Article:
This arrangement of the altar persisted, though with Renaissance detail, in many places on the Continent until almost the close of the eighteenth century. In England its lines might still be discerned beneath the poor work which the seventeenth and eighteenth centuries brought into many churches to supply the losses caused by Puritan iconoclasm. But the Oxford Movement, fostering the desire to recover for our sanctuaries their lost beauty, set men seeking on the Continent for what they believed to be Catholic customs, and the old tradition became obscured.

The following of modern Roman customs in an old church produces always the most deplorable results. The setting of the altar upon several new steps throws at once the whole chancel out of scale, while the addition of a gradine or gradines brings the bases of the altar ornaments almost to the level of the sill of the east window. Behind and above the gradines a reredos or a dorsal and tester of great height cuts into and obscures the window itself. Ornaments out of all proportion to the size of the altar complete the discordance, and even those who know little of the old arrangement for which the chancel was designed must feel instinctively that something has gone wrong, and that the new altar in the [5/6] old church is as a patch of vivid and inferior stuff upon a garment old but still most comely.

It is the aim of the Warham Guild to assist those who are conscious of the value of the old tradition to recover it, and to design for our churches the type of altar which they were built to enshrine, a type so beautiful in itself that none who has become accustomed to it can ever be satisfied with any other, and—above all—a type which loyal obedience to the Prayer Book standards makes it of obligation that we should follow.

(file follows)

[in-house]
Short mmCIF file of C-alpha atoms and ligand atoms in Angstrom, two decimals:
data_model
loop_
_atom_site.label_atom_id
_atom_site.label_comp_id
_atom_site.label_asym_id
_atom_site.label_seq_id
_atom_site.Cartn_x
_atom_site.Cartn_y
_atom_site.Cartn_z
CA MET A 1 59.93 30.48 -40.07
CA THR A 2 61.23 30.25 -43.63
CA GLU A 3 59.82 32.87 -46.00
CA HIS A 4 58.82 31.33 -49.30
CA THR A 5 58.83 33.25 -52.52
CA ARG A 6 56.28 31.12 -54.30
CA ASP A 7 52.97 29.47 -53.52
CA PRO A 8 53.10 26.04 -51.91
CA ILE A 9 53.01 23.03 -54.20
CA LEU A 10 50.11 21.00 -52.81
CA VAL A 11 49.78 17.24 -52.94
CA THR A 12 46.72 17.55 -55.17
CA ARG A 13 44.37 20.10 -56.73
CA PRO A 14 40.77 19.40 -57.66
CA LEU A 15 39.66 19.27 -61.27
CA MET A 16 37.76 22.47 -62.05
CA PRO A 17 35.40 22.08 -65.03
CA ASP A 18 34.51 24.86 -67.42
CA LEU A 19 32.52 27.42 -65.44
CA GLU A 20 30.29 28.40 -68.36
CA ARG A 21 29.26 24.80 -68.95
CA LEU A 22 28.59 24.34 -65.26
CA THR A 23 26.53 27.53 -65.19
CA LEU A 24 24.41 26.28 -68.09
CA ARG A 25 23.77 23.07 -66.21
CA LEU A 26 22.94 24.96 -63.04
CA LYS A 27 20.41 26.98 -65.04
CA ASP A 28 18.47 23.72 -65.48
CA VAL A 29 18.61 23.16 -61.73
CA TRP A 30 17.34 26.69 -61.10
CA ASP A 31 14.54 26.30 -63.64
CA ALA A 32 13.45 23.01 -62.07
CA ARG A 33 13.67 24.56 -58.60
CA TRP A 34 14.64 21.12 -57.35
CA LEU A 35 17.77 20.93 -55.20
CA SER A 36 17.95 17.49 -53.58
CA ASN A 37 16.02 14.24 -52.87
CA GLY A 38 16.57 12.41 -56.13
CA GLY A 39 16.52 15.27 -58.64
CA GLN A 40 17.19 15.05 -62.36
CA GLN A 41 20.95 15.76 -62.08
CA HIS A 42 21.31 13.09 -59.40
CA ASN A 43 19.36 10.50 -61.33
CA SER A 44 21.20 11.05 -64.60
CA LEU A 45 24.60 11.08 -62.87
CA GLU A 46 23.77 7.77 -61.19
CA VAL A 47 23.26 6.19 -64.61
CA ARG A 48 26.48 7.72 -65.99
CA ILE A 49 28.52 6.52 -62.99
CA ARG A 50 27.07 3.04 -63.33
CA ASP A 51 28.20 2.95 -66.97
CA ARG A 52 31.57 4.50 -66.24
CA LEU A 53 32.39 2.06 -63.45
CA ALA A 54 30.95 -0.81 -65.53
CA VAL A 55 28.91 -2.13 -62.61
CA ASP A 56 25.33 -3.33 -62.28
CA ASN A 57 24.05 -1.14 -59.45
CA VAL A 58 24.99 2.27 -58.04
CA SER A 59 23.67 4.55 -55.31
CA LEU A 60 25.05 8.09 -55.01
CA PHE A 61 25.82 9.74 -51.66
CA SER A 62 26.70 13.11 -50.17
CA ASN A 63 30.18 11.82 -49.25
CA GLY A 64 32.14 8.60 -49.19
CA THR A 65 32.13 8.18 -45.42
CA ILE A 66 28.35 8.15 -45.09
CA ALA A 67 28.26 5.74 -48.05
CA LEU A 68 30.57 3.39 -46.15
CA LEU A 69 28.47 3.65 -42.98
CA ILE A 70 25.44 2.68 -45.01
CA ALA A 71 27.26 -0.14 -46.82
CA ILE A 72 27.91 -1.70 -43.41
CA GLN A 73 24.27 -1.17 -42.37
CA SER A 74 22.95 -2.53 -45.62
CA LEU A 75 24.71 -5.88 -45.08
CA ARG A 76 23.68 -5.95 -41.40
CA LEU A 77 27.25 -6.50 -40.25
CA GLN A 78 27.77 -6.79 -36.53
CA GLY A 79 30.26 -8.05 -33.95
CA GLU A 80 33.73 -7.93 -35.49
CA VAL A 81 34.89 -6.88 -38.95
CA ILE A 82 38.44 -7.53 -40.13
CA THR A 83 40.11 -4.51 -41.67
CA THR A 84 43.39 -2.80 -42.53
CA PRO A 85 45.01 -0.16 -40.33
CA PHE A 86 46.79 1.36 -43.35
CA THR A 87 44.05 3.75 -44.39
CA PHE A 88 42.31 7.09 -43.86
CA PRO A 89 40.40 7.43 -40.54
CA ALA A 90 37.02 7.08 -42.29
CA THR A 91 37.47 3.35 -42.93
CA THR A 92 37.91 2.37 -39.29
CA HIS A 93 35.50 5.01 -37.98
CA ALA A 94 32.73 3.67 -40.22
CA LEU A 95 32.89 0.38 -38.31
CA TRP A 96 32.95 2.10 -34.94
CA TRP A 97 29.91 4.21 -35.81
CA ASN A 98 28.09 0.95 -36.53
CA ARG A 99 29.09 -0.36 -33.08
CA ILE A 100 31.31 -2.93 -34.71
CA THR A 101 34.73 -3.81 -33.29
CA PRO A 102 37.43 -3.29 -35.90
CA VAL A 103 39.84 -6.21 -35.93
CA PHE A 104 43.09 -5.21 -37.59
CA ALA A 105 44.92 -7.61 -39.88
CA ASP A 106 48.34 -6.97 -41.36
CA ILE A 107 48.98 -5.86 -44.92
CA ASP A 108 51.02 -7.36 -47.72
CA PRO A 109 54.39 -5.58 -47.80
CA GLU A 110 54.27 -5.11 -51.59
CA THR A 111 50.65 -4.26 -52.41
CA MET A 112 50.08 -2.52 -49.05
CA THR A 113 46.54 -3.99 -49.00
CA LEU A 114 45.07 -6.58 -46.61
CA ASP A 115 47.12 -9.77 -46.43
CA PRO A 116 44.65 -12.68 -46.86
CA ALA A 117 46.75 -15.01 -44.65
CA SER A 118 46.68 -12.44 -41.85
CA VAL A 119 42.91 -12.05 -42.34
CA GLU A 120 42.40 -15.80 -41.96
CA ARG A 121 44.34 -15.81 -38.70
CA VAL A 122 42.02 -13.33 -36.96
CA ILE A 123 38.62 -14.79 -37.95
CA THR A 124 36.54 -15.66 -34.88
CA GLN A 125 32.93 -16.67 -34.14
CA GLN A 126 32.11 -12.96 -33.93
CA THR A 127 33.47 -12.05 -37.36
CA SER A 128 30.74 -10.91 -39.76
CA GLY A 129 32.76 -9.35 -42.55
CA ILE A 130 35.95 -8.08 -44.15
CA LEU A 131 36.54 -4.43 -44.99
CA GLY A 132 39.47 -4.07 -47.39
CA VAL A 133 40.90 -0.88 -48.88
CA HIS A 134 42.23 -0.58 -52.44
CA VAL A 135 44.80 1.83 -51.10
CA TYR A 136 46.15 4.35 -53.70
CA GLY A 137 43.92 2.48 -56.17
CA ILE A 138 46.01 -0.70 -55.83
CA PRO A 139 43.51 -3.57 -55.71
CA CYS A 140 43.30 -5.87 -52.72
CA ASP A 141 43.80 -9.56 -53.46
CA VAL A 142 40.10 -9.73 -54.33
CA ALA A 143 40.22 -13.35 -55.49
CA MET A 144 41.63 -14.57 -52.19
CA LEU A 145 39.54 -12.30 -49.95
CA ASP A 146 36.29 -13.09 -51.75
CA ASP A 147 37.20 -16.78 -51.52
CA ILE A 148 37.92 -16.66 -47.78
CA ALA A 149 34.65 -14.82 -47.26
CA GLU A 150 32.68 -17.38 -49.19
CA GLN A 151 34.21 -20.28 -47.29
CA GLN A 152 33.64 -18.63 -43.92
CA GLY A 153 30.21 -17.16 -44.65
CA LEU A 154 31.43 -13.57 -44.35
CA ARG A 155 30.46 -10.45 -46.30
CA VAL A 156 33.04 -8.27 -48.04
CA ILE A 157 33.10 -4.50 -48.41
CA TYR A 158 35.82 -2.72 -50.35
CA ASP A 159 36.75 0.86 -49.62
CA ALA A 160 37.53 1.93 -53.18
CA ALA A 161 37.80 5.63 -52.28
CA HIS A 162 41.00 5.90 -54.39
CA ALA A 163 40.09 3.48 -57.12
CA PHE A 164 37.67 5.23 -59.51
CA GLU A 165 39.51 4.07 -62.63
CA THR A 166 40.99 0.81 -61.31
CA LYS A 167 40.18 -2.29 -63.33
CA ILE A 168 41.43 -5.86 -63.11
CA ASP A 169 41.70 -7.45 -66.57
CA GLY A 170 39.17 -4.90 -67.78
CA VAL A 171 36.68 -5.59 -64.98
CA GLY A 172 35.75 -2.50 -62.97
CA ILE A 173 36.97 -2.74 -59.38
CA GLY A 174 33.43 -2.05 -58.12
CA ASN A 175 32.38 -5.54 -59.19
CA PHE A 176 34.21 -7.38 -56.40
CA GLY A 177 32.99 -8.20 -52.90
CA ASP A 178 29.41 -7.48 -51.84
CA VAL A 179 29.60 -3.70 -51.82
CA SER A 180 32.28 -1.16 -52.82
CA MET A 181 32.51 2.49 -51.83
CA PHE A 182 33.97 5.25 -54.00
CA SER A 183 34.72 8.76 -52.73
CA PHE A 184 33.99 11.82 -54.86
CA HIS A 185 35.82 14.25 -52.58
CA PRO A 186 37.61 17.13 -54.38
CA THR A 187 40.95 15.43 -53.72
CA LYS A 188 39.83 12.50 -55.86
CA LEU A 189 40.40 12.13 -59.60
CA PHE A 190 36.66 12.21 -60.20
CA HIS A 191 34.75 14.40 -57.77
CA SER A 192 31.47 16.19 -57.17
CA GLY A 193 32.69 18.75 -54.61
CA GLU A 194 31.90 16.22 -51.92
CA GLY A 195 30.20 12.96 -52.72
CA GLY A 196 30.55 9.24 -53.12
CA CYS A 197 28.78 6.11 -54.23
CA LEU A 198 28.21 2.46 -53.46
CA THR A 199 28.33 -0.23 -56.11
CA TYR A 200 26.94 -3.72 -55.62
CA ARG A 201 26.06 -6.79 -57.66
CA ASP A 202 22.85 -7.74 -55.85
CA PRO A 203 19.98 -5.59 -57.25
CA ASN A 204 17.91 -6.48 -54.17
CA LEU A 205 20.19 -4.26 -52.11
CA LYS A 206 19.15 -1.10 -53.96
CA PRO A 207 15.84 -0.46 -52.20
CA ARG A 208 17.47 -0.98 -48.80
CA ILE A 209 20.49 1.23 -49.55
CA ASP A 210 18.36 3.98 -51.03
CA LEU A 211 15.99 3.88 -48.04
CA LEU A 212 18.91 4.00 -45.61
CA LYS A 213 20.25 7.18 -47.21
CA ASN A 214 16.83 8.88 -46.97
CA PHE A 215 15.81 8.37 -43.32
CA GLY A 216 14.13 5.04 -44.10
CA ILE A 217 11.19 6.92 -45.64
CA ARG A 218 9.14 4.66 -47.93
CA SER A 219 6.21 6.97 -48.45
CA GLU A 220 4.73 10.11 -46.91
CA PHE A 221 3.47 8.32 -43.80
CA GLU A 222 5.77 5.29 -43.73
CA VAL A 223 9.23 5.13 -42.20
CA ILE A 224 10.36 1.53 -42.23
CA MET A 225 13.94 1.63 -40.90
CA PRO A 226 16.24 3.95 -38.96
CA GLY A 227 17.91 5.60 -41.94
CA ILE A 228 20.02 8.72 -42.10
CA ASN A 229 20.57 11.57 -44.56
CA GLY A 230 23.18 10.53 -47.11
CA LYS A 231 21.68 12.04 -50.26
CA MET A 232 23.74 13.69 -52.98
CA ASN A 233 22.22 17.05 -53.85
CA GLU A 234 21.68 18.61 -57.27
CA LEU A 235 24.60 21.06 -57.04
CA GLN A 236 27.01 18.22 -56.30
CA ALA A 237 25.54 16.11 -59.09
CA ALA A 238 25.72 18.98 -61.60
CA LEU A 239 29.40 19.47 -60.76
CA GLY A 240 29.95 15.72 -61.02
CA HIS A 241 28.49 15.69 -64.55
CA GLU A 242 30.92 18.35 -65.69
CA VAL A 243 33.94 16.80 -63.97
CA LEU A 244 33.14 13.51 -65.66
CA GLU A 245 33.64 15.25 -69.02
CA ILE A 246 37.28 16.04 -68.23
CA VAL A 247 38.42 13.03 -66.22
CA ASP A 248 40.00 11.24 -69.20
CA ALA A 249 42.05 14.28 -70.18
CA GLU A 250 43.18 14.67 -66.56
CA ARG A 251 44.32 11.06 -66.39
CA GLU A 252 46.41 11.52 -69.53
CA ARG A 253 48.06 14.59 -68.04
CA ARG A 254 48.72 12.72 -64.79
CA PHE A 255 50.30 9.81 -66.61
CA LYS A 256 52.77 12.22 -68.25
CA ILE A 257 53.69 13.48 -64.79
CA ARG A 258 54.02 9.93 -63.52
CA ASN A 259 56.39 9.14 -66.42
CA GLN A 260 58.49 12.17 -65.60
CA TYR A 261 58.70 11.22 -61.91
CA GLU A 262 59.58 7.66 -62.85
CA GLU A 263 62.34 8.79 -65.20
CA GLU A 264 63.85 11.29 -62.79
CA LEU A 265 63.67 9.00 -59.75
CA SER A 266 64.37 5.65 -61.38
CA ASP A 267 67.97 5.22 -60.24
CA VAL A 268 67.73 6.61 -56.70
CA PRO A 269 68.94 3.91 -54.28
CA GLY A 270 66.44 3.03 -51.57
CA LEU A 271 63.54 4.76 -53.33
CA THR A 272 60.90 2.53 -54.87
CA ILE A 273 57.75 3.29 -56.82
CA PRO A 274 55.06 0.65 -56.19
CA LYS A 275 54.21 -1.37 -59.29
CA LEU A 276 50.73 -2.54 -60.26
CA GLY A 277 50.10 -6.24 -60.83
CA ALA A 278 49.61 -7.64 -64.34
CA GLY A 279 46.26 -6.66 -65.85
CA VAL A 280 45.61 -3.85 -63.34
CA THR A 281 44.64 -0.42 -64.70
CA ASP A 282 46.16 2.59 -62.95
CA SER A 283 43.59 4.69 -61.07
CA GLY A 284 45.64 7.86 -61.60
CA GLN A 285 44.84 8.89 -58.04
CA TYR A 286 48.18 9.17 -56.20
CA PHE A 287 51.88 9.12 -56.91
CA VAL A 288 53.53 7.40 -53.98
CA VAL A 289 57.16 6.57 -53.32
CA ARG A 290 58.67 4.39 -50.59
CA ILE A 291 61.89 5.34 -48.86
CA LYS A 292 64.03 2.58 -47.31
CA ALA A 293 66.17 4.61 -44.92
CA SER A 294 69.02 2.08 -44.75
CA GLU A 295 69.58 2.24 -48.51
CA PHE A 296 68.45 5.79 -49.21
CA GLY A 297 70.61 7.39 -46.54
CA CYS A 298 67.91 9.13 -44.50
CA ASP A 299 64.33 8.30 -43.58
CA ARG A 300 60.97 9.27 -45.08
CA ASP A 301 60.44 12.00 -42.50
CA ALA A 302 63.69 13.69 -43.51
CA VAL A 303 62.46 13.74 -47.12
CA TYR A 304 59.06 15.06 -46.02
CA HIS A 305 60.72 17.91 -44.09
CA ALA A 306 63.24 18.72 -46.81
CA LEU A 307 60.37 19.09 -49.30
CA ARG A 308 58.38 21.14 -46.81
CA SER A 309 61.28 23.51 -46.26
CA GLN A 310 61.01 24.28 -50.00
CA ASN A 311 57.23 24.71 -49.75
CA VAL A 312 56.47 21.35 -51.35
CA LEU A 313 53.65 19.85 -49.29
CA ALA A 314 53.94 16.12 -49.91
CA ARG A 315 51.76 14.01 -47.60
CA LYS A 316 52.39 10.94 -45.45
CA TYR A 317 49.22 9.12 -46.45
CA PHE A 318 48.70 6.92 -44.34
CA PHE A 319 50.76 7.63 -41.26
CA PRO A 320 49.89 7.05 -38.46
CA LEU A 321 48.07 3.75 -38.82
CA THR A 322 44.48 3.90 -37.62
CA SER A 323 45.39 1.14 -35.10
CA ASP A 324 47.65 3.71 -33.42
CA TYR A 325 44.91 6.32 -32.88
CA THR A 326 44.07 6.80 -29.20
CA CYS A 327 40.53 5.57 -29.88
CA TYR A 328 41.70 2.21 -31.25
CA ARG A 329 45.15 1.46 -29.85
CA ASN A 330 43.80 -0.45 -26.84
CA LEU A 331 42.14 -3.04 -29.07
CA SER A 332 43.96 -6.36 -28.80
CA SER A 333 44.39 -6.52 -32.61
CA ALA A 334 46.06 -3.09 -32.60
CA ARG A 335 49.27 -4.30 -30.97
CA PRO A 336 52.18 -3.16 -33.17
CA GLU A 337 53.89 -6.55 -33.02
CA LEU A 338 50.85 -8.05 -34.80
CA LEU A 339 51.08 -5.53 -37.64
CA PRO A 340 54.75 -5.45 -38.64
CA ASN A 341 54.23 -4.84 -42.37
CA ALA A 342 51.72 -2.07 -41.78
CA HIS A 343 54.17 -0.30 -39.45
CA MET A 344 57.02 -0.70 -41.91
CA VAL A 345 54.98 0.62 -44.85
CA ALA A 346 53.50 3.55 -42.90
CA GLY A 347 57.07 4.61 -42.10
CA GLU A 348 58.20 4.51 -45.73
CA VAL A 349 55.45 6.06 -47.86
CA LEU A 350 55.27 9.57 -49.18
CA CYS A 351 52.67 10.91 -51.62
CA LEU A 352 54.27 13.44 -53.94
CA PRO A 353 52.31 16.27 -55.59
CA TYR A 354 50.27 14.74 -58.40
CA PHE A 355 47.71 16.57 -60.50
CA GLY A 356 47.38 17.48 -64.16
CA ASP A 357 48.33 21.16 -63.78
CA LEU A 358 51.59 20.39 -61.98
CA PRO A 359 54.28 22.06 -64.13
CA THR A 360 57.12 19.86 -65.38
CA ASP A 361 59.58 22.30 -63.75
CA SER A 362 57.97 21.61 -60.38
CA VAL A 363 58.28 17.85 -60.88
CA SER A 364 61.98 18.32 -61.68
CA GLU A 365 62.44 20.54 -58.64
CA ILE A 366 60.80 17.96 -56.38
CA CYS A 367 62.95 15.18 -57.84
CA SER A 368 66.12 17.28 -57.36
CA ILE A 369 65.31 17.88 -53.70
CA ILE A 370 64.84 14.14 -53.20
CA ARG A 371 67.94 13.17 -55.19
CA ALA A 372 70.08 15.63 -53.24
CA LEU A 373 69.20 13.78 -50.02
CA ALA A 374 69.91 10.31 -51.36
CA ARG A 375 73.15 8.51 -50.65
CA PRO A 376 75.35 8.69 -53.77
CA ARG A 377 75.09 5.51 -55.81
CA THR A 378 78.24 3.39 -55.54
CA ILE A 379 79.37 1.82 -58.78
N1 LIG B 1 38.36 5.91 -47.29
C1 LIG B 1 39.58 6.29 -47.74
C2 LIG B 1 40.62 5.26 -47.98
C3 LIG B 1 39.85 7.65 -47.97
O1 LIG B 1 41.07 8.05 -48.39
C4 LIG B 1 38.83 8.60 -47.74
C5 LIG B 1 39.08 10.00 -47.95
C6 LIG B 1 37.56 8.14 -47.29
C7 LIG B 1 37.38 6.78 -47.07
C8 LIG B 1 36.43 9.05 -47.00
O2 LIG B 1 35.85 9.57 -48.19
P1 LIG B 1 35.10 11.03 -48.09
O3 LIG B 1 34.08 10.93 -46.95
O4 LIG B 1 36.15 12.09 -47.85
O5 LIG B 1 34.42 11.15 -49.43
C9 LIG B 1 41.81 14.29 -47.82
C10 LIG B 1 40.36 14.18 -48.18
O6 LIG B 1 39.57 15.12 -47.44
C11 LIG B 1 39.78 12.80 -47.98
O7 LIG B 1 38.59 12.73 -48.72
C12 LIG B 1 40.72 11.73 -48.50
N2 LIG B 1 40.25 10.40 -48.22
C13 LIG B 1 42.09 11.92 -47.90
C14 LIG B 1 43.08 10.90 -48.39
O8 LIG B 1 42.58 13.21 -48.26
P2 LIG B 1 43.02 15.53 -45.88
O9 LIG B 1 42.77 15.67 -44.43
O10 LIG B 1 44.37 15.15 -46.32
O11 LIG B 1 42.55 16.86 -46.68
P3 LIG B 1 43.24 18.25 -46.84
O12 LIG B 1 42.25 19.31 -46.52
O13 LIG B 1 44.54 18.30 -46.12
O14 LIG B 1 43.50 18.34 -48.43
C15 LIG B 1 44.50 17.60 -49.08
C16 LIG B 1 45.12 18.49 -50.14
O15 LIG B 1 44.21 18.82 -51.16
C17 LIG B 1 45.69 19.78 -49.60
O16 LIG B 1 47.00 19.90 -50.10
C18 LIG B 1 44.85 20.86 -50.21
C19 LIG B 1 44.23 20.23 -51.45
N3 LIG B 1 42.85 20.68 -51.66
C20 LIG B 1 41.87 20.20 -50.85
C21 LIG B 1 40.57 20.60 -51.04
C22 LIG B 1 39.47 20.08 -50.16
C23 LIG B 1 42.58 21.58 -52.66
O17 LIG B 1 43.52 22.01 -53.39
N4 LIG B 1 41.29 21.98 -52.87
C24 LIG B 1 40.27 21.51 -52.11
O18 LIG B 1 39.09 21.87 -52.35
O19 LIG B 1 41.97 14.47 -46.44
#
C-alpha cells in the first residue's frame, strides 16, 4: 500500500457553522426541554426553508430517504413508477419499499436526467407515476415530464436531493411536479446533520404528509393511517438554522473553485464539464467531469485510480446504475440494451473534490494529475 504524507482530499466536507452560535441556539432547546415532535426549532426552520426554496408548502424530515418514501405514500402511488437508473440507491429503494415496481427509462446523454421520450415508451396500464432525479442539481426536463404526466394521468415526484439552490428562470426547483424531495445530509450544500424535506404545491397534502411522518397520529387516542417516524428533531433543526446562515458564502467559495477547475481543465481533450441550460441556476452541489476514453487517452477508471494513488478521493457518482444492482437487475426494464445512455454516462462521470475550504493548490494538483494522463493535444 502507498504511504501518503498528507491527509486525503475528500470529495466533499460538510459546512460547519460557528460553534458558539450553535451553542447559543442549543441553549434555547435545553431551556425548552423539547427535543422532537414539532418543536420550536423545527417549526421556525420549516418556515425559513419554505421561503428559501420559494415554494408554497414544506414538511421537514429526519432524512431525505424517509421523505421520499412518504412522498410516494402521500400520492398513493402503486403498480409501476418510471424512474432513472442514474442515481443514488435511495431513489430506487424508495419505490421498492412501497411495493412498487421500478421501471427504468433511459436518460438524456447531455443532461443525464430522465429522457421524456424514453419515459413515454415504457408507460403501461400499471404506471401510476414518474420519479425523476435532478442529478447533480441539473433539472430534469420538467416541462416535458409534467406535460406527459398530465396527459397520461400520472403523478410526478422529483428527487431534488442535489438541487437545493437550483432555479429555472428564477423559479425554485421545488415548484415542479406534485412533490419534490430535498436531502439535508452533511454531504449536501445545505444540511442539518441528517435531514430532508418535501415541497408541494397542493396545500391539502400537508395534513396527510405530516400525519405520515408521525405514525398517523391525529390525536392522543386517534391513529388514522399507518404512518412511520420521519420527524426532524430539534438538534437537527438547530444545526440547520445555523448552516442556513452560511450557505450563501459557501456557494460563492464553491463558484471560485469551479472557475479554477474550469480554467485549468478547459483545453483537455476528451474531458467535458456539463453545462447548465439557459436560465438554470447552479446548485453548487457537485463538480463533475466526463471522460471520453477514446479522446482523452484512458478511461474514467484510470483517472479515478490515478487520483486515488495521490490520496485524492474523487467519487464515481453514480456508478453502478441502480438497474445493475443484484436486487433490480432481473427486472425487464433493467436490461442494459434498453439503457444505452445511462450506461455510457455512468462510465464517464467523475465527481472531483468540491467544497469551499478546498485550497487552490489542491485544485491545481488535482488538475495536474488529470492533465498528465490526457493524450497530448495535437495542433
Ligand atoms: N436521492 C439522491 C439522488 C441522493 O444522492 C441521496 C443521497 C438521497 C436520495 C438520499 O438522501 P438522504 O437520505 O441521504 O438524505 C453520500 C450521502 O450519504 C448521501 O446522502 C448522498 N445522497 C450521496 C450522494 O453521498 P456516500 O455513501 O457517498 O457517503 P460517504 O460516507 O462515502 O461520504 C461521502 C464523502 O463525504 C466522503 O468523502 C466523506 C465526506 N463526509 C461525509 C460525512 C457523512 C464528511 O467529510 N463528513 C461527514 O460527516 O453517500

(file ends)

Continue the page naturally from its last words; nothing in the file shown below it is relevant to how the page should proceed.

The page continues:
The examples of recent work here illustrated will serve to show how the Warham Guild gives expression to the principles which it maintains.

The high altar reredos at Princes Risboro’ designed by Mr. George Kruger Gray presents the adoration of the Wise Men in two panels of carved oak, gilded and coloured, divided by a smaller traceried panel showing in its head the guiding star. Above, there is a cornice and cresting, in which shields of arms are introduced with admirable effect. The lines of the riddel-posts are simple, and bear sconces with tapers. The riddels are of blue silk, hung from red cords. The frontal is of blue-and-gold tapestry, paned with a plain blue; the frontlet is narrow, as it always should be if the apparent length of the altar is not to be diminished, and it has a spaced fringe.

The Lady Chapel of the same church is rather narrow, limiting the length of the altar, also designed and painted by Mr. Kruger Gray. The reredos has in its middle [6/8] panel Christ reigning from  the tree. The figure and the cross are of gold, upon a background of red, with lines of blue on the inside of the cope. Three panels on either side are decorated in colour and gold, and exhibit a scroll with the legend ‘Who Himself bare our sins in His own Body on the tree.’ There is no altar-cross, since the subject of the reredos makes one unnecessary; the candlesticks are kept low, and are set on the mensa. The frontal is of blue, paneled with red, black and gold tapestry; the riddels are of red, and hang from blue cords; and the riddle rods and sconces are of wrought iron.